FORT COLLINS, Colo. -- Tom Roiniotis, Chairman of Platte River Power Authority's Board of Directors, announced today that Platte River's General Manager Brian Moeck has officially provided his letter of intention to retire. Moeck has expressed a desire to retire June 23, 2012, but is willing to be flexible with the date if it aids transition.
"In my years of experience with many energy utility professionals in both the private and public sectors, Brian Moeck is one of the most effective leaders I've had the pleasure to work with," said Roiniotis. "As General Manager and through his prior years of service on the Board of Directors, Brian has contributed greatly to the success of this organization. With his leadership, Platte River has met the increasing demands of our growing northern Colorado communities, providing the most affordable and reliable electricity in the State, while being sensitive to our environment and remaining a financially strong organization. The Board is now tasked with finding a replacement for Brian and will begin developing a comprehensive process to ensure that this legacy of success continues at Platte River well into the future."
Platte River's Board of Directors named Moeck the utility’s fourth General Manager on April 22, 1999. During his thirteen years at the helm, Moeck has guided the organization through the challenges of rapid growth in electricity demand, increased regulation and economic recession. Among Platte River’s accomplishments during Moeck’s tenure as general manager include:
Installed five natural-gas turbines at the Rawhide Energy Station to accommodate a 49 percent increase in peak system demand.
Increased the net generating capacity of Rawhide's coal-fired Unit One from 270 megawatts to 280 megawatts by upgrading utilizing newer, more efficient technology and equipment.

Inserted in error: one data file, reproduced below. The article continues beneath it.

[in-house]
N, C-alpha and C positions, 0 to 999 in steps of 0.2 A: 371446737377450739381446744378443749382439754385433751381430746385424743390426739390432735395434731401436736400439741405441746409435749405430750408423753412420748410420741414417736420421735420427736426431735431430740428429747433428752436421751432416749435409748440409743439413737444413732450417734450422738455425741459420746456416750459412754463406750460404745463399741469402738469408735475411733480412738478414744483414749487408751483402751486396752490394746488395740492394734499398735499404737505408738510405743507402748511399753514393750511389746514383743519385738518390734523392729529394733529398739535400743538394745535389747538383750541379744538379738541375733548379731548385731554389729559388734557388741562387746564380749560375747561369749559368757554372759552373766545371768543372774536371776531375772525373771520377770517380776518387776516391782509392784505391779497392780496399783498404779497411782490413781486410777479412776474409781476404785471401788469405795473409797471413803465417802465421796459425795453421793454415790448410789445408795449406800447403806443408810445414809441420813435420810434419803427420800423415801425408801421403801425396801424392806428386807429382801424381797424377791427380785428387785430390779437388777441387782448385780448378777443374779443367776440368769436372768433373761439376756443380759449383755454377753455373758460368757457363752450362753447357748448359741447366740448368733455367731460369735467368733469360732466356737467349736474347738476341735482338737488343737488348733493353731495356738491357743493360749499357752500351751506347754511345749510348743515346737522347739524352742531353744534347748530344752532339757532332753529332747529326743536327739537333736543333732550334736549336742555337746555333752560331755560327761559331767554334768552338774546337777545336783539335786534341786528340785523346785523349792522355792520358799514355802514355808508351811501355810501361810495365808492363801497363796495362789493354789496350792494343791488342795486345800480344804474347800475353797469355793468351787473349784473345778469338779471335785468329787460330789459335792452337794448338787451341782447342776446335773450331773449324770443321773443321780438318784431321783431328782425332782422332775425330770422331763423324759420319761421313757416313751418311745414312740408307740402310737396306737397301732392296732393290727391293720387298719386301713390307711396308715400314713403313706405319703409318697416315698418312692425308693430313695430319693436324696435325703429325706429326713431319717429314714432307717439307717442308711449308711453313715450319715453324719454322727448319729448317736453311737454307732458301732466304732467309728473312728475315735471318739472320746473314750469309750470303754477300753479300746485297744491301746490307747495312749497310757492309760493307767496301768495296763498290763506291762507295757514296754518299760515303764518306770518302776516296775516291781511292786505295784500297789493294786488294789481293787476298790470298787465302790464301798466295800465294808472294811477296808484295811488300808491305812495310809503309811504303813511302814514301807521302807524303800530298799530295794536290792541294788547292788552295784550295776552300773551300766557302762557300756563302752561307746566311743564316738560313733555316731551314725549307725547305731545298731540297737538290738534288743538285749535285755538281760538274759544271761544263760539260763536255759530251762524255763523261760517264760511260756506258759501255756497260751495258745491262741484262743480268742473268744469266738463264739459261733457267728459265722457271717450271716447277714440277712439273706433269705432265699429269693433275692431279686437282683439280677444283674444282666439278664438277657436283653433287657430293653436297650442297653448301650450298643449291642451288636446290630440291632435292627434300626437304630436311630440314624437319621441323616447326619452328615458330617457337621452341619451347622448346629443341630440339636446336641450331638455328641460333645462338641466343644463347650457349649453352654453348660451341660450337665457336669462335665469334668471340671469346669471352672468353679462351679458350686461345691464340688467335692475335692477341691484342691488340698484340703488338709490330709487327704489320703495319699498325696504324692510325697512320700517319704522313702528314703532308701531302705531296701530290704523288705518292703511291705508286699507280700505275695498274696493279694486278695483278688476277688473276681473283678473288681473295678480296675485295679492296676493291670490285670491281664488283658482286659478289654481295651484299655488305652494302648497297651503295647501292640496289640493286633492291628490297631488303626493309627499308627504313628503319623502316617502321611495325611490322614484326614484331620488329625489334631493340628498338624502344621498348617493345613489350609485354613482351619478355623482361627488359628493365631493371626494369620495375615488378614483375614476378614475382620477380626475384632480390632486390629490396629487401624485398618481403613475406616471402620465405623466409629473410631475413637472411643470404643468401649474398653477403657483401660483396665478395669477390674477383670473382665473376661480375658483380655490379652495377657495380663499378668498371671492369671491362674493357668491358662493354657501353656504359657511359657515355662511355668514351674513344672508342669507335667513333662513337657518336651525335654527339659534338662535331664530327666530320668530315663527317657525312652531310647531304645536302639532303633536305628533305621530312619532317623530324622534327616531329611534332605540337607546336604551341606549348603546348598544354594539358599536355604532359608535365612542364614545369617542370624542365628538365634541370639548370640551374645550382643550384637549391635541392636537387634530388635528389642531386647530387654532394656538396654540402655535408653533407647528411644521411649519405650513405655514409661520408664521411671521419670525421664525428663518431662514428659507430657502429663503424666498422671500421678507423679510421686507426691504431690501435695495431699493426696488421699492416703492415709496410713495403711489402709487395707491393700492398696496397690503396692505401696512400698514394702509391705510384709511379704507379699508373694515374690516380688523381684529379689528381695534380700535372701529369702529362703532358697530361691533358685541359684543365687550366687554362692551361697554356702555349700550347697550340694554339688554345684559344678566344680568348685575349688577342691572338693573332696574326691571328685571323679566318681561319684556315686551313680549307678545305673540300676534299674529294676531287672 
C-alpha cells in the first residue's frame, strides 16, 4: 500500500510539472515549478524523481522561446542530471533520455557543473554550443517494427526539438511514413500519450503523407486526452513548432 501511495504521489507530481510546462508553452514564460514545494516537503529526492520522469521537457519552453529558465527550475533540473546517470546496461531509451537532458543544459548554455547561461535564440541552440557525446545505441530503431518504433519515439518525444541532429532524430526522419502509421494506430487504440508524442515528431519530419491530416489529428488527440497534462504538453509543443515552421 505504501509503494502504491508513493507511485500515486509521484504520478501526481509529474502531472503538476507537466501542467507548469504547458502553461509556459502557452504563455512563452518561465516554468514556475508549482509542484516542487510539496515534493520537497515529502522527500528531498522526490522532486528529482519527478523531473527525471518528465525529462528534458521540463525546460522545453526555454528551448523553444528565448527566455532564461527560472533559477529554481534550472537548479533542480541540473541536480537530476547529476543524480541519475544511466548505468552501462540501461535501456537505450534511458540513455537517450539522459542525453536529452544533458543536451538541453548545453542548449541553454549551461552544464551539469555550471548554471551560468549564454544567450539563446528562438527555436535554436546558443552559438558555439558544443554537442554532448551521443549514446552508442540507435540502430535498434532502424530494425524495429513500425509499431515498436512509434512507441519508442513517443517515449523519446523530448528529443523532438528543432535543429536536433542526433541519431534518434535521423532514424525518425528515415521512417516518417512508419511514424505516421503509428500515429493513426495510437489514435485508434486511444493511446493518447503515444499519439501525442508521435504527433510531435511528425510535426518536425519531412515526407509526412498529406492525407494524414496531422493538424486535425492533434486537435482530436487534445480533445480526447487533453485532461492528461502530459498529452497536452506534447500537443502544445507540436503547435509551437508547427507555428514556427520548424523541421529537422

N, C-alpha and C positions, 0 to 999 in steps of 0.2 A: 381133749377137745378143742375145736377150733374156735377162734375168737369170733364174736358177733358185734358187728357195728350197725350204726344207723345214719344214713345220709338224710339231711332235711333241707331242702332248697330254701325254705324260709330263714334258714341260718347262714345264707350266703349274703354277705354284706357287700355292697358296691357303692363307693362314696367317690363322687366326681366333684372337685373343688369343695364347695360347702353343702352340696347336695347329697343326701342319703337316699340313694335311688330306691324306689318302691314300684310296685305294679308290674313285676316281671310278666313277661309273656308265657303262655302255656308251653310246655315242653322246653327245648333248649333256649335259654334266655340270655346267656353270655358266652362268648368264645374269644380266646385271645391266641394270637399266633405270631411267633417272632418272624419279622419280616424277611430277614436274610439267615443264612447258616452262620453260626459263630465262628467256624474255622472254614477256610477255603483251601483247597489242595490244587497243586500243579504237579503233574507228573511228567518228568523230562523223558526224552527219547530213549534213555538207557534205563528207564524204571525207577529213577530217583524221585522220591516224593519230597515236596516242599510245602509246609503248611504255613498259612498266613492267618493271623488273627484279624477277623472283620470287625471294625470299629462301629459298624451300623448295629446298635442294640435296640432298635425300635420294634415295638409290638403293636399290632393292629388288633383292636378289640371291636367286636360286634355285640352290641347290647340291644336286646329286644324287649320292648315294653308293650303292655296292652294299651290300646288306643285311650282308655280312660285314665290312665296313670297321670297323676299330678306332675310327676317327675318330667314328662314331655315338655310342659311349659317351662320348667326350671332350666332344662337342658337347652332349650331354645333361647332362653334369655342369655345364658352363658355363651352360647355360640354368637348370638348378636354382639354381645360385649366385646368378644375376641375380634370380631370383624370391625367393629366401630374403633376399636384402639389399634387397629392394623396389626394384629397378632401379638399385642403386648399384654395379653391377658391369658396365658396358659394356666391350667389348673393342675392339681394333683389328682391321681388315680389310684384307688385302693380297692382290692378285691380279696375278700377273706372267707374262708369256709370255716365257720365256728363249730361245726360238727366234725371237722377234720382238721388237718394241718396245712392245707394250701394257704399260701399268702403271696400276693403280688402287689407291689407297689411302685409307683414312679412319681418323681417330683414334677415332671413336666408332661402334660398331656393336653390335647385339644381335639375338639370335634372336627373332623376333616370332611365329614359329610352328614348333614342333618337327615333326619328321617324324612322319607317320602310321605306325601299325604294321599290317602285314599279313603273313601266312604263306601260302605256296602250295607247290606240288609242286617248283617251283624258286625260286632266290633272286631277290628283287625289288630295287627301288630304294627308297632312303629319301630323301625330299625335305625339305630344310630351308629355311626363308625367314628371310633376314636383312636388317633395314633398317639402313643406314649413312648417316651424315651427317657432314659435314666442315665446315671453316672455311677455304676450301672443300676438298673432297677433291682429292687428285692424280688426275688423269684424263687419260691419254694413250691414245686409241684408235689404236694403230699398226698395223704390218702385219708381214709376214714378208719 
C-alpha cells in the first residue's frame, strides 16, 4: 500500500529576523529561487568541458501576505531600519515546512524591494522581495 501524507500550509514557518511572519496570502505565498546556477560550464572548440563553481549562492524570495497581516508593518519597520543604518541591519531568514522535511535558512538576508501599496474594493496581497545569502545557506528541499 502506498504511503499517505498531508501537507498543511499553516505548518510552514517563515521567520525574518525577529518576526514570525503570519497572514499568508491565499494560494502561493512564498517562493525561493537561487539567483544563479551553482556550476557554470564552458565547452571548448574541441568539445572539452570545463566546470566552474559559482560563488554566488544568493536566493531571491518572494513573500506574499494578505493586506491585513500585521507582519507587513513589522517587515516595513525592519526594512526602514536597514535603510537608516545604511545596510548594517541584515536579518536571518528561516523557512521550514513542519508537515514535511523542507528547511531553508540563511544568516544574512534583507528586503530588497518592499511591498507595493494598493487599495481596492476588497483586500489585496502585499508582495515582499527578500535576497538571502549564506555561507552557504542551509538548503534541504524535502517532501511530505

Enhanced transmission system reliability by constructing additional 230 kilovolt transmission lines into Fort Collins, Longmont and Loveland.
Remained the only Colorado generating utility to never have an environmental violation.
Voluntarily enhanced Rawhide Unit One's environmental equipment and controls, reducing sulfur dioxide, nitrogen oxides and carbon dioxide emissions rates 26%, 62% and 18%, respectively.
Installed a state-of-the art mercury removal system at Rawhide Unit 1.
Earned multiple credit upgrades; raising Platte River's rating to AA, comparable to the nation's highest rated Joint Action Agencies.
Strengthened balance sheet while reducing debt-to-equity ratio from 1.3 to 0.6
Maintained the lowest wholesale electric rates in Colorado.
"I can’t begin to describe how grateful I am for the opportunity to have served Platte River's Board of Directors, my fellow employees and friends in addition to the citizens of Platte River's communities," said Moeck. "My personal goals for Platte River have been to leave behind a strong and healthy organization and a reliable electric system."
Moeck has 43 years of experience associated with the electric industry. As a 1969 graduate electrical engineer from California State University, Long Beach, he began his career with Southern California Edison. He joined the municipal utility in Loveland Colorado, in 1984 and held several positions before becoming City Manager. While with Loveland, he served on the Boards of Directors of the Loveland Chamber of Commerce, the Loveland Economic Development Council and with the leadership of the local United Way. During his time as Platte River's General Manager, Moeck also served on the Boards of Directors of the American Public Power Association, Trapper Mining, Inc. and RMEL (formerly the Rocky Mountain Electric League). He has been Chairman of the Colorado Association of Municipal Utilities and is the current Chairman of the Large Public Power Council. He also served on the Governor's Task Force on Transmission Permitting and Siting in Colorado, was appointed to a statewide panel on climate change and is also a past president of Western States Power Corporation.
In the coming years, Brian plans to spend more time with his three grown children and four grandchildren. He also hopes to engage in more physical activities and "whatever else retired guys do."